19. The Rules of Science.  Is science by its very definition the pursuit of only naturalistic and materialistic answers to our questions about the natural world?  Or is science the pursuit of the truth wherever it may point a better working definition of science.  This is a philosophy of science question, and it determines the set of allowable evidence moving forward.  This is THE question scientists must answer.

20. What’s at Stake.  ID has worldview implications that are profoundly spiritual and religious.  That is unacceptable or wonderful depending on your perspective.  In other words, implications could be treated as neutral to the scientific enterprise.  But the worldview implications of ID should not be treated as neutral because if there exists a Designing and Creating Mind (i.e., God), doing science can never again be done with atheistic presuppositions.

Have you been told that ID is not science?  That ID is outside the realm of science and is thus worse than worthless.  That it is harmful.  Don’t believe it.  Examine the other side of the debate and make a fair judgment.  That means you cannot disqualify ID theory simply because you don’t want to think about whether there is a God.  That is called animus, which is a bad thing.  Or that science must not allow any hypotheses except those that seek to explain the evidence without proposing design or purposeful direction.  That would be begging the question, which is also a bad thing.  Don’t be a bad person.  Give both sides a fair hearing, and more importantly continue to give both sides a fair hearing.  For a hundred years the scientific consensus seemed to point away from the existence of a Creator and point toward Darwinian evolution.  But for the past 50 years or so, the scientific consensus has crumbled and it now pointed away from Darwinism and pointing to ID.  The worldview and religious implications of this scientific shift are profound, even eternal.  That fact alone makes Darwin’s Doubt a profoundly important book.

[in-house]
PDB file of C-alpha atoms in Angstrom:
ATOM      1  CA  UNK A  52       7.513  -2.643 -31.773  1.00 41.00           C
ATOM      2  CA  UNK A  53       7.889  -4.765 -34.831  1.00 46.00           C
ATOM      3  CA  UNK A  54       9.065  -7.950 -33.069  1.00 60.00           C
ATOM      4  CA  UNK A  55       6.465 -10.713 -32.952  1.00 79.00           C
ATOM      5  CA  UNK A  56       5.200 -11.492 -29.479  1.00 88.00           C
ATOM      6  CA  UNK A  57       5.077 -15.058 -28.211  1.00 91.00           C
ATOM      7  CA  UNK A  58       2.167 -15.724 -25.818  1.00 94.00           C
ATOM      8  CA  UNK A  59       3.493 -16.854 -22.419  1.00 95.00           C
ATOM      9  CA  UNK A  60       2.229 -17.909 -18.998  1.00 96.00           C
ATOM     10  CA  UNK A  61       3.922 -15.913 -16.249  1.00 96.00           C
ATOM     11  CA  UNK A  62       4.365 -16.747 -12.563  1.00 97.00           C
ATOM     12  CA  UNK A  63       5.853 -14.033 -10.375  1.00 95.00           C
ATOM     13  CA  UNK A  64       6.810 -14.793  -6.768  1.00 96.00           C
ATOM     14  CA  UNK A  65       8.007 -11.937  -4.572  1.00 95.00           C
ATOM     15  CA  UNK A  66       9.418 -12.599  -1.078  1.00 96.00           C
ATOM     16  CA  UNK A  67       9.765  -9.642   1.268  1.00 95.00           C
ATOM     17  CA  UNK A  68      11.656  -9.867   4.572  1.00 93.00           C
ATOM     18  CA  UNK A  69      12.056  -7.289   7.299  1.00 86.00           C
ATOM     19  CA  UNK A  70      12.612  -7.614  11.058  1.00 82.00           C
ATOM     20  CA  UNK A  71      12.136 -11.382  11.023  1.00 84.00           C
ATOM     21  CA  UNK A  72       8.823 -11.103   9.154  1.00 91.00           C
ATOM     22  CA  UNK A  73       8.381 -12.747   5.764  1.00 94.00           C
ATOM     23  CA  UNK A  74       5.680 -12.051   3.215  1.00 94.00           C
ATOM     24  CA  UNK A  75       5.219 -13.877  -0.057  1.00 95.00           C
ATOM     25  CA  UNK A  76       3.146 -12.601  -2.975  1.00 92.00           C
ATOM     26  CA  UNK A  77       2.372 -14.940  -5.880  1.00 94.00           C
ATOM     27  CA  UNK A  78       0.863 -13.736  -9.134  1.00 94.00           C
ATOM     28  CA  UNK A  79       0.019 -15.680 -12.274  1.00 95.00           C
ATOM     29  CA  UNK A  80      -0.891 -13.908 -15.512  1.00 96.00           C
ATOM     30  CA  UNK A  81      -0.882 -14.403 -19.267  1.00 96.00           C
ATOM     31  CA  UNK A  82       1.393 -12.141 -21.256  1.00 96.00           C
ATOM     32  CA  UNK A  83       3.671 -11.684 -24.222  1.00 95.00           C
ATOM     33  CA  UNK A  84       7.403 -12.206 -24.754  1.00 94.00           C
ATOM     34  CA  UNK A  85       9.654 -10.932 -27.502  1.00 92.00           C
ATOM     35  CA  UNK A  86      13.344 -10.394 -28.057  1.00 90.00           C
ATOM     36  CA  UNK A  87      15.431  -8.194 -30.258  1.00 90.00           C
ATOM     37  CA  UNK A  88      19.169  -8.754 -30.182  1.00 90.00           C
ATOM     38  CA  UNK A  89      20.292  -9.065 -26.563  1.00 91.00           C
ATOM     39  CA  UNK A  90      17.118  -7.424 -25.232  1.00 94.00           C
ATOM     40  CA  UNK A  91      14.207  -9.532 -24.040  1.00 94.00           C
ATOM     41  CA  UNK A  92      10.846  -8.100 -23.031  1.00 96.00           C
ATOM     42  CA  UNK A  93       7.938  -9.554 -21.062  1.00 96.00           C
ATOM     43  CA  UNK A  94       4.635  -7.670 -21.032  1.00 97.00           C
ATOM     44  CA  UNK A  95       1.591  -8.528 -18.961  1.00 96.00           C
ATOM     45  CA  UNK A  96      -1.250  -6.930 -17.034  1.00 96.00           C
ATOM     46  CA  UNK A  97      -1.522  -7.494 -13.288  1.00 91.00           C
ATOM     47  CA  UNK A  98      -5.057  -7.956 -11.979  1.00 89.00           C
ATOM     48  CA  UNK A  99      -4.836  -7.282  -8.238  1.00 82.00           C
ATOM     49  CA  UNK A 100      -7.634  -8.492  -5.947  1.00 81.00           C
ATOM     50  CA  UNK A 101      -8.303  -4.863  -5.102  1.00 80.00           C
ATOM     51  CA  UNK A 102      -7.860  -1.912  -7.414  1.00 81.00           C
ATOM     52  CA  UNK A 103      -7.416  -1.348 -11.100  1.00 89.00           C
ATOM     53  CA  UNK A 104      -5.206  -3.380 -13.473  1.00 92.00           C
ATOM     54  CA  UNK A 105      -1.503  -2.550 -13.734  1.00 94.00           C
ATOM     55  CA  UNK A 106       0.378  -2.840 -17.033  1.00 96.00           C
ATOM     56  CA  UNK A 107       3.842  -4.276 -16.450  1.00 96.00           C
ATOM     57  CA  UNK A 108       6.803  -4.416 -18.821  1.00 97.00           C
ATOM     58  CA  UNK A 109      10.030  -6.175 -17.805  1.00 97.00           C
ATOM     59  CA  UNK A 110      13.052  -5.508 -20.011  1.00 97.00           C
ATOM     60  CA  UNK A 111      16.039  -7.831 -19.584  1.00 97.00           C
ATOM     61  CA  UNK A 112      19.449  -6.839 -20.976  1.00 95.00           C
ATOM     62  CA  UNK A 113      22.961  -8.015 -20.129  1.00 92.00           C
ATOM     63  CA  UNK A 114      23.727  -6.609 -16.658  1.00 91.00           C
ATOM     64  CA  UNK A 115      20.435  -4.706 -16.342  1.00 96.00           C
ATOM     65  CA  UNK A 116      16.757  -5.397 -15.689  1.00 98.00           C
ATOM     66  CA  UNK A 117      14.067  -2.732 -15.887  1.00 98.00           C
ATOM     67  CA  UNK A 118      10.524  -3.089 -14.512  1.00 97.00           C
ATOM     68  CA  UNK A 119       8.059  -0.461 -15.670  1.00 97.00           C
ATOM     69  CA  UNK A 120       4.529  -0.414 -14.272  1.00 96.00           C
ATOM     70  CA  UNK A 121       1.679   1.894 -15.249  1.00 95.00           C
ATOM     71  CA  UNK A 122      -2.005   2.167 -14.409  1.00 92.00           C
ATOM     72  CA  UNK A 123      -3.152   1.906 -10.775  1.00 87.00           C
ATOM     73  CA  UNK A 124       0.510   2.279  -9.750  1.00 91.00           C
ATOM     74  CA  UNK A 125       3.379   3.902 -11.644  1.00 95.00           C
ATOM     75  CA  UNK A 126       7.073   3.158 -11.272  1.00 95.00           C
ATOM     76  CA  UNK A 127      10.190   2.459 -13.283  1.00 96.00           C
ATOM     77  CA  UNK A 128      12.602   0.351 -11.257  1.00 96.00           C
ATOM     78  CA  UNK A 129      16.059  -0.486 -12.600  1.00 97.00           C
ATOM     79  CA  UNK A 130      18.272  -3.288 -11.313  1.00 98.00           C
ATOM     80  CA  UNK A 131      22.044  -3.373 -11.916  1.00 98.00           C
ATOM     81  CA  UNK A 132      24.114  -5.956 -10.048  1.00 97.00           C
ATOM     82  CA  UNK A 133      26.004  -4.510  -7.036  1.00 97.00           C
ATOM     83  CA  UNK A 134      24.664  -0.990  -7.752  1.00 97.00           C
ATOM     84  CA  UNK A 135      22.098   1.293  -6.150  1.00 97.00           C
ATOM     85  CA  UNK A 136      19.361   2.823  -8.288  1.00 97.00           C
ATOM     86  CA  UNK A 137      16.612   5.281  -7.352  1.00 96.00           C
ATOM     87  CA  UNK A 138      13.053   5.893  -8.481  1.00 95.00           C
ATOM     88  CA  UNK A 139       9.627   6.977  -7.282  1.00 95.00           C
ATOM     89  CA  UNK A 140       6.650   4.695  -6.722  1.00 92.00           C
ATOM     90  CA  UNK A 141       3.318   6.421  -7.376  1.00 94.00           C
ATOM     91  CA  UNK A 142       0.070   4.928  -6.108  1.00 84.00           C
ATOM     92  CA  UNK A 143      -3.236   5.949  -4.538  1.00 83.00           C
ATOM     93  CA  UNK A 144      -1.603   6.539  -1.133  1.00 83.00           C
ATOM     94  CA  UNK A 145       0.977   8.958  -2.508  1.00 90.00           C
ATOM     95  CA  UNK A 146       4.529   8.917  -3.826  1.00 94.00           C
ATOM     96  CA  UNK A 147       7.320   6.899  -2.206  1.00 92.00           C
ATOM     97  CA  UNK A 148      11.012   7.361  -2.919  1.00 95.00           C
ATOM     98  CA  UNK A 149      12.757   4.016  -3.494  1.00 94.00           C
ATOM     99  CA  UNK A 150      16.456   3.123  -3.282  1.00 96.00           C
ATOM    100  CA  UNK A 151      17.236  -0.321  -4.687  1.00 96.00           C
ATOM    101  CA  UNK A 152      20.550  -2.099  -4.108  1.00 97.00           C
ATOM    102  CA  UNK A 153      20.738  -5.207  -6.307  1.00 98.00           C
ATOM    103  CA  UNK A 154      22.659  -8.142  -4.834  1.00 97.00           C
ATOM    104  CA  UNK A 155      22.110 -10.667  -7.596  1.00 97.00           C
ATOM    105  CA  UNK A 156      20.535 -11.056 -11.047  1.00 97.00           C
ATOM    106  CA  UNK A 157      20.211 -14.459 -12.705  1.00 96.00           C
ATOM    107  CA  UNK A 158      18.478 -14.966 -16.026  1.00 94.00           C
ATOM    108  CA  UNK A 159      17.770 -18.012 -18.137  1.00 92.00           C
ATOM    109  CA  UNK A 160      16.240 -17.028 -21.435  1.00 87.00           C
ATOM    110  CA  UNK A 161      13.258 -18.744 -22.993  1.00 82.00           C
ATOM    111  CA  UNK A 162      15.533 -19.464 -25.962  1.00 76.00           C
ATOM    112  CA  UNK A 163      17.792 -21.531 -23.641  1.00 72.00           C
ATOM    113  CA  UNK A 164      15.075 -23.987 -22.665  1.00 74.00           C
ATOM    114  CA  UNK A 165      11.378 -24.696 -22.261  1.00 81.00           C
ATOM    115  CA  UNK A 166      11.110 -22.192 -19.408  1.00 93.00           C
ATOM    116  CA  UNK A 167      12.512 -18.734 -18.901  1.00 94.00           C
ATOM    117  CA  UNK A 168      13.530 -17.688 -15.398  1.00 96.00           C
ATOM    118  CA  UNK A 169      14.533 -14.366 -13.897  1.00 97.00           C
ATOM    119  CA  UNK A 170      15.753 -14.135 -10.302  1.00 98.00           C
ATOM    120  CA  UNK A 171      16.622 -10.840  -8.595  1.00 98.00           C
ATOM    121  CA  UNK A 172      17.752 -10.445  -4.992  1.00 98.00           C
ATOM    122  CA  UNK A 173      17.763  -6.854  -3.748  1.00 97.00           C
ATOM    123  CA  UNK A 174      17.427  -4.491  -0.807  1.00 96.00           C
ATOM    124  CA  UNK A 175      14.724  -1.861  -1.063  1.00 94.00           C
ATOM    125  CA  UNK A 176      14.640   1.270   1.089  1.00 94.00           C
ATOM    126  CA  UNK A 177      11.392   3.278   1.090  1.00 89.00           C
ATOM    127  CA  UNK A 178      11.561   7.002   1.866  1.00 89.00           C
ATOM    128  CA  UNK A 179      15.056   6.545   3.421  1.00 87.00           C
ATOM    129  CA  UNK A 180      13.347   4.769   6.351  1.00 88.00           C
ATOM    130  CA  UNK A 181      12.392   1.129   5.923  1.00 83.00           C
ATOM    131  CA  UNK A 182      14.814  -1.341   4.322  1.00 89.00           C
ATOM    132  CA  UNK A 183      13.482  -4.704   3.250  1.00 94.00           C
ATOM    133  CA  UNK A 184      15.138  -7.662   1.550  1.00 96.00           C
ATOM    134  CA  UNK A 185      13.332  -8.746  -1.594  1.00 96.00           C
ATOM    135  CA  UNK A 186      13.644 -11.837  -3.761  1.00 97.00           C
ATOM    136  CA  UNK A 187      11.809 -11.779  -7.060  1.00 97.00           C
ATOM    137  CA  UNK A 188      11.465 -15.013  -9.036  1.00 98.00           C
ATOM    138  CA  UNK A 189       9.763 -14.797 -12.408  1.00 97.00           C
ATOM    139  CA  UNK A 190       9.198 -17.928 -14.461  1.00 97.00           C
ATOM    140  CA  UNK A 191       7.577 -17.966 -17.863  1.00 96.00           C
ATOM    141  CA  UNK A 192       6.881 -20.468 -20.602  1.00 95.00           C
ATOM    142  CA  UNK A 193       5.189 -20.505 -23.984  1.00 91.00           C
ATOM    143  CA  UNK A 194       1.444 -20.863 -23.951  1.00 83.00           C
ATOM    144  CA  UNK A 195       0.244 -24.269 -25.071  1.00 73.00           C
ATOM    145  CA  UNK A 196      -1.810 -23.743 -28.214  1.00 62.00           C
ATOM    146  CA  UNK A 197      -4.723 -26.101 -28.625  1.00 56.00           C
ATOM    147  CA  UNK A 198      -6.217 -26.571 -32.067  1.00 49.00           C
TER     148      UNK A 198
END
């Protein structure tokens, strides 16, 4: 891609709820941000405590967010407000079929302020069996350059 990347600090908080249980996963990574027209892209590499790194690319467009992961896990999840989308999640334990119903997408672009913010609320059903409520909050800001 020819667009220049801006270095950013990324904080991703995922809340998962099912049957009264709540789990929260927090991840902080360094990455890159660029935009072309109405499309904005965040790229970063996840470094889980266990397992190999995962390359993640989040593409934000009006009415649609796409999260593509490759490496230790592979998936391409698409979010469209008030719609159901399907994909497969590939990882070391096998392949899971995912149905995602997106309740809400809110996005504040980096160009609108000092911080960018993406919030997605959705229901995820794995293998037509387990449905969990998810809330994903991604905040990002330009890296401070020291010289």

Darwin’s Doubt official website

Darwin’s Doubt Discussion Guide

Unintended Consequences: How Hostile Responses to Darwin’s Doubt Turned a Thoughtful Reader Against Darwinian Evolution

Stephen Meyer’s Youtube Channel


Discovery Institute (Positive)

The New Yorker (Negative)

Breakpoint (Positive)


Biologos (Negative)

A collection of reviews linked on the book’s website

Well Read Man (Positive)

Patheos (why do people feel compelled to review a book they haven’t read based on another review?)

Christian Post (collection of critical and friendly reviews)

Thinking Christian (Positive)